I returned to Cardiff Uni for another concert from there orchestra, this time the smaller forces of their chamber orchestra. A taster for things to come was The Silken Ladder Overture by Rossini. This was written early in the Italian composer’s career and this little Venetian inspired work has some of the founding factors within his later music. The hurried crescendos, chirpy melodies and resplendent air is what makes him so special and, although we hear this in the overture, the players remind you of just how much of a journey it will take to hear his style mature.
BBC NOW frequent performer Robert Plane is always welcome as soloist. His clarinetist skills are something to behold (hearing him do Messiaen’s Quartet for the End of Time is extraordinary) and his Weber’s Concert for the instrument is a special feature. He glides through sequences of merriment and resplendence, making effortless responses and declarations to the orchestra, who keep up in their own melodious way. The piece really comes together in a serene slow movement: the Adagio, a still and considered middle section which shows off Plane’s breath power and patience.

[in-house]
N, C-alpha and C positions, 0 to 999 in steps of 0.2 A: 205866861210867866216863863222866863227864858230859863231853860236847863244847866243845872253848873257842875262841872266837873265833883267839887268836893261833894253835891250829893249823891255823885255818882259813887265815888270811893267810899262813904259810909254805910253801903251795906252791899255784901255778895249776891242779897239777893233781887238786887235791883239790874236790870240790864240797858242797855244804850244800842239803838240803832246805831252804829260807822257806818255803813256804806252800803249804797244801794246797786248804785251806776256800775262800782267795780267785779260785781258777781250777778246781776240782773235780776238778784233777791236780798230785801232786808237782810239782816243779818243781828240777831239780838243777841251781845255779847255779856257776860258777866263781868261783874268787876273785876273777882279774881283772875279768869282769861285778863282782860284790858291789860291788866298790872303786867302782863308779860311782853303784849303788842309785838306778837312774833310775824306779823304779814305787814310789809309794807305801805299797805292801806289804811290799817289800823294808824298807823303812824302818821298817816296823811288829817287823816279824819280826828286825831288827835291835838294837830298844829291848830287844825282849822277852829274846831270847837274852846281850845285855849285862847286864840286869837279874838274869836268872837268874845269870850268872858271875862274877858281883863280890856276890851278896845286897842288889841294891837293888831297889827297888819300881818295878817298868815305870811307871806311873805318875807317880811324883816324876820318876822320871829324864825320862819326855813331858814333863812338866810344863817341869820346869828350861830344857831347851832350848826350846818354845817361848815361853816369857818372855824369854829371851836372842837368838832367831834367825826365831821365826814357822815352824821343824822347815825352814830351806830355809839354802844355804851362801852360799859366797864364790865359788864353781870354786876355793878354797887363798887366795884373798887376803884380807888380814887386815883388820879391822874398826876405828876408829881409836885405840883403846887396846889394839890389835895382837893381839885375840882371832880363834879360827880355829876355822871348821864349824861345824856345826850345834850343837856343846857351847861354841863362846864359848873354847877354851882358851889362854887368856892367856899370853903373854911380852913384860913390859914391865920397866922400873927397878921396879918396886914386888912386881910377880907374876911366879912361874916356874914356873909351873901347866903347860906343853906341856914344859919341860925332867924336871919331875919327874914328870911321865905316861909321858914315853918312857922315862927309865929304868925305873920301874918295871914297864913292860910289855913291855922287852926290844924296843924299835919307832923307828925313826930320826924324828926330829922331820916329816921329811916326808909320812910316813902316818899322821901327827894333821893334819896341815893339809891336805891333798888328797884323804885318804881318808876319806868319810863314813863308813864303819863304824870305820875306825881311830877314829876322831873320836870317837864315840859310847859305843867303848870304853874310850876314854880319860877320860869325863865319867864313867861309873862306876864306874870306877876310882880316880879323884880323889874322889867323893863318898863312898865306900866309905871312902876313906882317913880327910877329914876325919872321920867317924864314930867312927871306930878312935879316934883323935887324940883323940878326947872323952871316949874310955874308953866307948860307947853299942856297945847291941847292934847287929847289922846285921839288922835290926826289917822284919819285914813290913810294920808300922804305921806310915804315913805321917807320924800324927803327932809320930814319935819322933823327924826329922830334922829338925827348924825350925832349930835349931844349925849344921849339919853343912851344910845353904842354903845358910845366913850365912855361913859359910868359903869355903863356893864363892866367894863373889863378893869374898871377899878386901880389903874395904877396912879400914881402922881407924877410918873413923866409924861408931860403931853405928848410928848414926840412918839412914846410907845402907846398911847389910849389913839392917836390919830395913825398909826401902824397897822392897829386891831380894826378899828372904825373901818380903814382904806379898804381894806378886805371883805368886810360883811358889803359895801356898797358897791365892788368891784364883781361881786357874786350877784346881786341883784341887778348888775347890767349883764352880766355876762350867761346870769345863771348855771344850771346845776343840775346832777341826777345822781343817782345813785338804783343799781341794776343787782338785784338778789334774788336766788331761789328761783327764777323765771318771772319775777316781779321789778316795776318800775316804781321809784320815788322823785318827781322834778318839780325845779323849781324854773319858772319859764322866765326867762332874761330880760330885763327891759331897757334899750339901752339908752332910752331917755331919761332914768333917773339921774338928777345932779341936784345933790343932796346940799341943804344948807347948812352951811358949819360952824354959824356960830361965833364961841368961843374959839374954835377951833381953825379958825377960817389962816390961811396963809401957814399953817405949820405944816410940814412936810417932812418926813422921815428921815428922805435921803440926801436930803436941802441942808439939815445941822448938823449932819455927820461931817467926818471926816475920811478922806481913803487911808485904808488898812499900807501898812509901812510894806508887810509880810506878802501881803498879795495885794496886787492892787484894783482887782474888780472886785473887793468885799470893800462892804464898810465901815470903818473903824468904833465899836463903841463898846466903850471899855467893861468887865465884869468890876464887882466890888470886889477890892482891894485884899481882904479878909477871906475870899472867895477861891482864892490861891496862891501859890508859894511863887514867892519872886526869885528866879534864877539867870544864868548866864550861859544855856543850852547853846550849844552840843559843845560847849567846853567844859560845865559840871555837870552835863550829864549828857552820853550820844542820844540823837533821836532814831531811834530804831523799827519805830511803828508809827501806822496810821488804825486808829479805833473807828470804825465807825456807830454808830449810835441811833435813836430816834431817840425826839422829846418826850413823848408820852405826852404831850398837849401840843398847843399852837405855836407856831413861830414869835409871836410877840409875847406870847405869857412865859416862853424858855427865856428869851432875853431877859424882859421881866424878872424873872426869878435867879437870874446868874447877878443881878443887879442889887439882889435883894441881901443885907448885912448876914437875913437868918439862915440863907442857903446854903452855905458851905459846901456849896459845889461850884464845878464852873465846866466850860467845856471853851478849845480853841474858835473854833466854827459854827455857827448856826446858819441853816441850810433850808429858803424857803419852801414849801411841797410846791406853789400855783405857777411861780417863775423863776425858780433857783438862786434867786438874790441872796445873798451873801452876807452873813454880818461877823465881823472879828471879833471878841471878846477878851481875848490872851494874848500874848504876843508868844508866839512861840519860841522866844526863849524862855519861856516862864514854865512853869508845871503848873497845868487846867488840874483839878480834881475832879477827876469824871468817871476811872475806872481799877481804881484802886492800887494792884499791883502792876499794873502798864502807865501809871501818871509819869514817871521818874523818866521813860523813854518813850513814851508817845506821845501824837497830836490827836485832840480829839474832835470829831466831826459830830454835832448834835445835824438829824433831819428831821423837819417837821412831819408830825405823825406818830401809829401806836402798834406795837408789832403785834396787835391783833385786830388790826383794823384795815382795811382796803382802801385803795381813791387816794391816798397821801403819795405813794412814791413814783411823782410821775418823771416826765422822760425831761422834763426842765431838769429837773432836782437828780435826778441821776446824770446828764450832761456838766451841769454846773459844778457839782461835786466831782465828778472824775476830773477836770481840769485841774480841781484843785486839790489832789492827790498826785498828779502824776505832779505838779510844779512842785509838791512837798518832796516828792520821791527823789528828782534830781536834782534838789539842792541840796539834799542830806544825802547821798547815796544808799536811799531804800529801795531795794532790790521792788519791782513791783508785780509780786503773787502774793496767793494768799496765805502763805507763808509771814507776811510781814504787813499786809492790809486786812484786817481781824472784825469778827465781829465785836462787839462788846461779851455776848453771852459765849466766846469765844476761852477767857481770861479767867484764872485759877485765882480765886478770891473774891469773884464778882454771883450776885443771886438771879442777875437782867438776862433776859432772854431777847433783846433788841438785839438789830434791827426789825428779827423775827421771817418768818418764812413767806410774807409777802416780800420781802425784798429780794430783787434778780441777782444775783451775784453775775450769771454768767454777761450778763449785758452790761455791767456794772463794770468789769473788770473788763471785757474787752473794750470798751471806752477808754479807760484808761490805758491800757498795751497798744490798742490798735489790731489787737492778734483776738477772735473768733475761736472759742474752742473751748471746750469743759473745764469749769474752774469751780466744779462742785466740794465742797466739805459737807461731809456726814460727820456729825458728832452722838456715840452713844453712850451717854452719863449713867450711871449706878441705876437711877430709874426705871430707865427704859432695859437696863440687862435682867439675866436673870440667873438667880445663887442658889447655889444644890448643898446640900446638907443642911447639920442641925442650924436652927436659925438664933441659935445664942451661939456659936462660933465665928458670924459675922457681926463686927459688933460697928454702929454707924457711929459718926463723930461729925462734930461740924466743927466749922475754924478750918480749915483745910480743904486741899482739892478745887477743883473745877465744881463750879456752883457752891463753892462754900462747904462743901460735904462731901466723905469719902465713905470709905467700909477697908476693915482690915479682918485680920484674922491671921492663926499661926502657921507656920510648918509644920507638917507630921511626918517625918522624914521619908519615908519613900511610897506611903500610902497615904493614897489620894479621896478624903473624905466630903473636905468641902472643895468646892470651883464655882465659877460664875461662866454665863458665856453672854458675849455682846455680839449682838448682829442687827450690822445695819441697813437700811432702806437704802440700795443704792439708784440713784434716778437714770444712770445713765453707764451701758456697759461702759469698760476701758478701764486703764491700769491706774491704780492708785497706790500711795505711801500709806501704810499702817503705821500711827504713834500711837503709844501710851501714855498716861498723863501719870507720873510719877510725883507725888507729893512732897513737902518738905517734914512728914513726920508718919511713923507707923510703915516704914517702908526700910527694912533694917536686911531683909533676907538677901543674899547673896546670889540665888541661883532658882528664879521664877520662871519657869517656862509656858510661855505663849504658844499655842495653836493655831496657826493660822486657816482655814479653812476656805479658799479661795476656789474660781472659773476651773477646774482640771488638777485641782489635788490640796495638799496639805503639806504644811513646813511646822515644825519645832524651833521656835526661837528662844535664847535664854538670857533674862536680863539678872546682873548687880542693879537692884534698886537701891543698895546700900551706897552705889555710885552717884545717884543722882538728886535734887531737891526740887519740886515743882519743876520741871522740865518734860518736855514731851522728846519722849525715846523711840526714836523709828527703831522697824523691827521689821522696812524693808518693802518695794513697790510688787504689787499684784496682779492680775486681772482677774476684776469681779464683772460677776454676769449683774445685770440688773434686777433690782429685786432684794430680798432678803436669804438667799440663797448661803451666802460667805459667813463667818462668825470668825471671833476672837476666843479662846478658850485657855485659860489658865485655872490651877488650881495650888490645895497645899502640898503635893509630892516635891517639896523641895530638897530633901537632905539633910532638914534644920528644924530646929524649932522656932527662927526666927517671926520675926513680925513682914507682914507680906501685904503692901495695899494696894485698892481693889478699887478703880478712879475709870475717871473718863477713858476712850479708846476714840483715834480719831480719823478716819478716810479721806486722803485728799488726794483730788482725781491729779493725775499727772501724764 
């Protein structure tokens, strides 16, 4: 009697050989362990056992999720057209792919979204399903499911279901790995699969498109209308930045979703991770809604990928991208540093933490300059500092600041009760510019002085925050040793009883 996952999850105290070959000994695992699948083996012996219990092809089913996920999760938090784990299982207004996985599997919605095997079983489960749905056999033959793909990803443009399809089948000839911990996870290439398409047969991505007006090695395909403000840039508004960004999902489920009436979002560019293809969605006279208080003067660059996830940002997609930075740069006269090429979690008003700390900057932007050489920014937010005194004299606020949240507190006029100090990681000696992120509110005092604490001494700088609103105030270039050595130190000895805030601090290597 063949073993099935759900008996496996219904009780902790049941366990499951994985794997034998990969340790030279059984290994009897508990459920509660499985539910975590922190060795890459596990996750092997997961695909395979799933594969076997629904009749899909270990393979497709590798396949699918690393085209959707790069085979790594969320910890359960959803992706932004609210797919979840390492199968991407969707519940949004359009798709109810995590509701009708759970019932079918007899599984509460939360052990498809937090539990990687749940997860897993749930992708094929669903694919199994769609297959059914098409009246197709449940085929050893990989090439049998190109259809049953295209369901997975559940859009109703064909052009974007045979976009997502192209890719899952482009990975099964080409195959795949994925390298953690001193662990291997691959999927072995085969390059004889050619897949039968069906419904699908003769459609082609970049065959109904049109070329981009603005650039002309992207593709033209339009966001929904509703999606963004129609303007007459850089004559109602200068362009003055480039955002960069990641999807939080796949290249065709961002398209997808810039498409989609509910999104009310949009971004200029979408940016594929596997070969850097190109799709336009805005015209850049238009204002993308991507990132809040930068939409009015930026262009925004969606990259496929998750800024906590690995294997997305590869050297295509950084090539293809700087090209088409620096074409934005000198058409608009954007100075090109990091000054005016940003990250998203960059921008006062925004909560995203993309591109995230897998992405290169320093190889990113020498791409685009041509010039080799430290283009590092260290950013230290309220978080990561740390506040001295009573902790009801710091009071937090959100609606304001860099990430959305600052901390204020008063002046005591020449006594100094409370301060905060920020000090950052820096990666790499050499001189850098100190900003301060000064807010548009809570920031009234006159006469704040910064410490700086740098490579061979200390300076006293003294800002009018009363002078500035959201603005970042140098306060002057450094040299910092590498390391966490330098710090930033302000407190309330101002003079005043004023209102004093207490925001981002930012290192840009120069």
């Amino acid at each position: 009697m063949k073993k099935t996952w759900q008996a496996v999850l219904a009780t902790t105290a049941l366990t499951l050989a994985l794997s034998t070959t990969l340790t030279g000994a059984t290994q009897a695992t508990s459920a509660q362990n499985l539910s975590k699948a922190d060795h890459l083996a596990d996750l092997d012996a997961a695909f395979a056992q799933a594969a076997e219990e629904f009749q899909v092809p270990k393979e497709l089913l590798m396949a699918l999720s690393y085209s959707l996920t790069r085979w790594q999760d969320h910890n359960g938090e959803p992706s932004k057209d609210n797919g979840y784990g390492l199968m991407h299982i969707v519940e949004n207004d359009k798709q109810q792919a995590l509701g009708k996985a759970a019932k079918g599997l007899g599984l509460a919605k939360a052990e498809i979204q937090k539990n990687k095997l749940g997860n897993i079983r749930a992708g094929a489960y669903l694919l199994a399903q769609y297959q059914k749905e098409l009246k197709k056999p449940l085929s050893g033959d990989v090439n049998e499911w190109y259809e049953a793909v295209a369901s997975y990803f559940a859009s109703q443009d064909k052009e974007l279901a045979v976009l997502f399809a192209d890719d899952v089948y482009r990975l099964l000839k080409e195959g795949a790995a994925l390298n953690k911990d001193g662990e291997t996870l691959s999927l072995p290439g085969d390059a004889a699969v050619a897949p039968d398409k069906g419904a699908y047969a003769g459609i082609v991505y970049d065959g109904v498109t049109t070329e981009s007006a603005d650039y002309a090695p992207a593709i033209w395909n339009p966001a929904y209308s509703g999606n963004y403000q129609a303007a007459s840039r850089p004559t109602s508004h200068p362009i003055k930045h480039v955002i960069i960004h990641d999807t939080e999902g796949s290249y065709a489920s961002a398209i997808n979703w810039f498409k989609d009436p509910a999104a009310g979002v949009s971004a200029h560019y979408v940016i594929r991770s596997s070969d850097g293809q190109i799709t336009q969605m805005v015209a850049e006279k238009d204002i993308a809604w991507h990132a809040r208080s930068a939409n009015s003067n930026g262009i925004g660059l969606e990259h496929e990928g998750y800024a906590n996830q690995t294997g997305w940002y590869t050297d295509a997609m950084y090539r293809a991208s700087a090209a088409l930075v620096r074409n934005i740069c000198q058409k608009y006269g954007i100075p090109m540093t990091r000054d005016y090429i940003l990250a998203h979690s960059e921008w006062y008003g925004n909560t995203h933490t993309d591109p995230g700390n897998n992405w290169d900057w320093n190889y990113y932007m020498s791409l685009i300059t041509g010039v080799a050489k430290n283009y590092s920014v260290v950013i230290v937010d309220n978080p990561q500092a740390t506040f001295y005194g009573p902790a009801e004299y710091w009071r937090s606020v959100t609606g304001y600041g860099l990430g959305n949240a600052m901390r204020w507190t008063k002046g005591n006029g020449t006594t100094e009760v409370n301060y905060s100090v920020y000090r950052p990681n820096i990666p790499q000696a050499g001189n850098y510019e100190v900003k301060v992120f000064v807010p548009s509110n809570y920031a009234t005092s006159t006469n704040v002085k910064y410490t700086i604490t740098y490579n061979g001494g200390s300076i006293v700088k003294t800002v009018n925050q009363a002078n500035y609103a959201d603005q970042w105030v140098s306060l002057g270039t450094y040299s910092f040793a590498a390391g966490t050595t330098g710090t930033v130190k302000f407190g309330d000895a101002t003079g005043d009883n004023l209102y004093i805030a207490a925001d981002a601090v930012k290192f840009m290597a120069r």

In Mozartiana, we get loving treatment from Tchaikovsky, clearly a composer he could adored. Whilst this piece is basically the Russian composer orchestrating four separate work by Mozart, it does have its own stirring moments. Some errors in the woodwind were briefly shrill interjections, though the string players were partially strong in their deliver, with leader Yasmin Chu giving a wonderful solo towards the end of of the piece. These version of Mozart add little other than simply ornamental qualities. The music comes from chamber and choral music, so it could easily be hit and miss in the execution. Andrea Quinn is an absorbing conductor (more female conductors would be awesome), easy to observe as she has a great eye for details and usually keeps things in check through rigid and upbeat motions.
A please afternoon of music, which made for calming and evocative listening.